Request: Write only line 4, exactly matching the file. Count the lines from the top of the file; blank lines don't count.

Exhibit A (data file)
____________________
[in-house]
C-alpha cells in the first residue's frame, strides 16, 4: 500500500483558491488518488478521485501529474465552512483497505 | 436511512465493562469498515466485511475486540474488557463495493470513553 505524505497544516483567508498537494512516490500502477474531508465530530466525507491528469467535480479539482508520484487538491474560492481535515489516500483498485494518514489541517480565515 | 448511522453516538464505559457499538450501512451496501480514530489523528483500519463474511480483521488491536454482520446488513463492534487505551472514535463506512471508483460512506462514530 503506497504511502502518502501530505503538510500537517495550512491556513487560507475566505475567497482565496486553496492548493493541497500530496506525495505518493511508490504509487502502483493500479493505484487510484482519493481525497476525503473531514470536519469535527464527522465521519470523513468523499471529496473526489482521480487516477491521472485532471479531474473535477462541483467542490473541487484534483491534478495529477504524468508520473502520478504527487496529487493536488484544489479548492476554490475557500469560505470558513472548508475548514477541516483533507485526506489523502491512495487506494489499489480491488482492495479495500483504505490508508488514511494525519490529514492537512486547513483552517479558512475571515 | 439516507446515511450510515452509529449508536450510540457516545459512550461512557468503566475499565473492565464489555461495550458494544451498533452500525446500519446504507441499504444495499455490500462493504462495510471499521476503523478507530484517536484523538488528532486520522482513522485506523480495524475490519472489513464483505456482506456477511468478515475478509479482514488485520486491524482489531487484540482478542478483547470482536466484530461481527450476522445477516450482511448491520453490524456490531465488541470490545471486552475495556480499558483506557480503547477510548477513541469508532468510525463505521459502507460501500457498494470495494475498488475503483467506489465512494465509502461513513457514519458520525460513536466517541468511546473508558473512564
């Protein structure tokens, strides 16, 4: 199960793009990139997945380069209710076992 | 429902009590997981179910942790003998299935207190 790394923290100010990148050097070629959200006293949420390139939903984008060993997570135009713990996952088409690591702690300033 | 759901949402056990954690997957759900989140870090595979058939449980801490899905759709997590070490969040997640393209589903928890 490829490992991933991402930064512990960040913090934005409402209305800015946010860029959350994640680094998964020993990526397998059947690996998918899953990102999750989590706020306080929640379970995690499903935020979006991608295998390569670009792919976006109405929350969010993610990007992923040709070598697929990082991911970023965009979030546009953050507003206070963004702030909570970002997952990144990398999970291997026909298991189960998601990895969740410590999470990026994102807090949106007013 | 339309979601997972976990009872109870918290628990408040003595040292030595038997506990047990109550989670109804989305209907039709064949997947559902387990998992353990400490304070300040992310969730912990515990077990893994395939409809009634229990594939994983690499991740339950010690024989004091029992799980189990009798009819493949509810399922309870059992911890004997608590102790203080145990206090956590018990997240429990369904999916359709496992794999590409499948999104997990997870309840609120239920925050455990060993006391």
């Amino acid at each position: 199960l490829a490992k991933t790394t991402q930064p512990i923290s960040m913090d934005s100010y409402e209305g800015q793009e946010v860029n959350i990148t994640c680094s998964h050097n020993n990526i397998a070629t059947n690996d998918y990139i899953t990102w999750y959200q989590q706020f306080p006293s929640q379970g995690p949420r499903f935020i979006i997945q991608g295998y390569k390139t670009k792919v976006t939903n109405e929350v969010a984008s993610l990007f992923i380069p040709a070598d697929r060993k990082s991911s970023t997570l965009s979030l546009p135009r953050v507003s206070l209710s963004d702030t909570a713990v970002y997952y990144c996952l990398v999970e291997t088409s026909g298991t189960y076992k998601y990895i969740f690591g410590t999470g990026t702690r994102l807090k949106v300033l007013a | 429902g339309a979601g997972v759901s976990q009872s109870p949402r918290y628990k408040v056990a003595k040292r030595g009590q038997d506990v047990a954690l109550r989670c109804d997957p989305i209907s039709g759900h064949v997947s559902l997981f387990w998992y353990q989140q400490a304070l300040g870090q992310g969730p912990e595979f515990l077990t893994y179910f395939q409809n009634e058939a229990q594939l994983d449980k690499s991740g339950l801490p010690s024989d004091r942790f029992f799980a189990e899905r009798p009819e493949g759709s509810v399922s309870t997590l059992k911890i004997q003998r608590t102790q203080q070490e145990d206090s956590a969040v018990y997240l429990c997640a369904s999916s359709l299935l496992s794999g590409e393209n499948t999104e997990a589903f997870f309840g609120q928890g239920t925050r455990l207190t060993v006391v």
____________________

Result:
């Amino acid at each position: 199960l490829a490992k991933t790394t991402q930064p512990i923290s960040m913090d934005s100010y409402e209305g800015q793009e946010v860029n959350i990148t994640c680094s998964h050097n020993n990526i397998a070629t059947n690996d998918y990139i899953t990102w999750y959200q989590q706020f306080p006293s929640q379970g995690p949420r499903f935020i979006i997945q991608g295998y390569k390139t670009k792919v976006t939903n109405e929350v969010a984008s993610l990007f992923i380069p040709a070598d697929r060993k990082s991911s970023t997570l965009s979030l546009p135009r953050v507003s206070l209710s963004d702030t909570a713990v970002y997952y990144c996952l990398v999970e291997t088409s026909g298991t189960y076992k998601y990895i969740f690591g410590t999470g990026t702690r994102l807090k949106v300033l007013a | 429902g339309a979601g997972v759901s976990q009872s109870p949402r918290y628990k408040v056990a003595k040292r030595g009590q038997d506990v047990a954690l109550r989670c109804d997957p989305i209907s039709g759900h064949v997947s559902l997981f387990w998992y353990q989140q400490a304070l300040g870090q992310g969730p912990e595979f515990l077990t893994y179910f395939q409809n009634e058939a229990q594939l994983d449980k690499s991740g339950l801490p010690s024989d004091r942790f029992f799980a189990e899905r009798p009819e493949g759709s509810v399922s309870t997590l059992k911890i004997q003998r608590t102790q203080q070490e145990d206090s956590a969040v018990y997240l429990c997640a369904s999916s359709l299935l496992s794999g590409e393209n499948t999104e997990a589903f997870f309840g609120q928890g239920t925050r455990l207190t060993v006391v």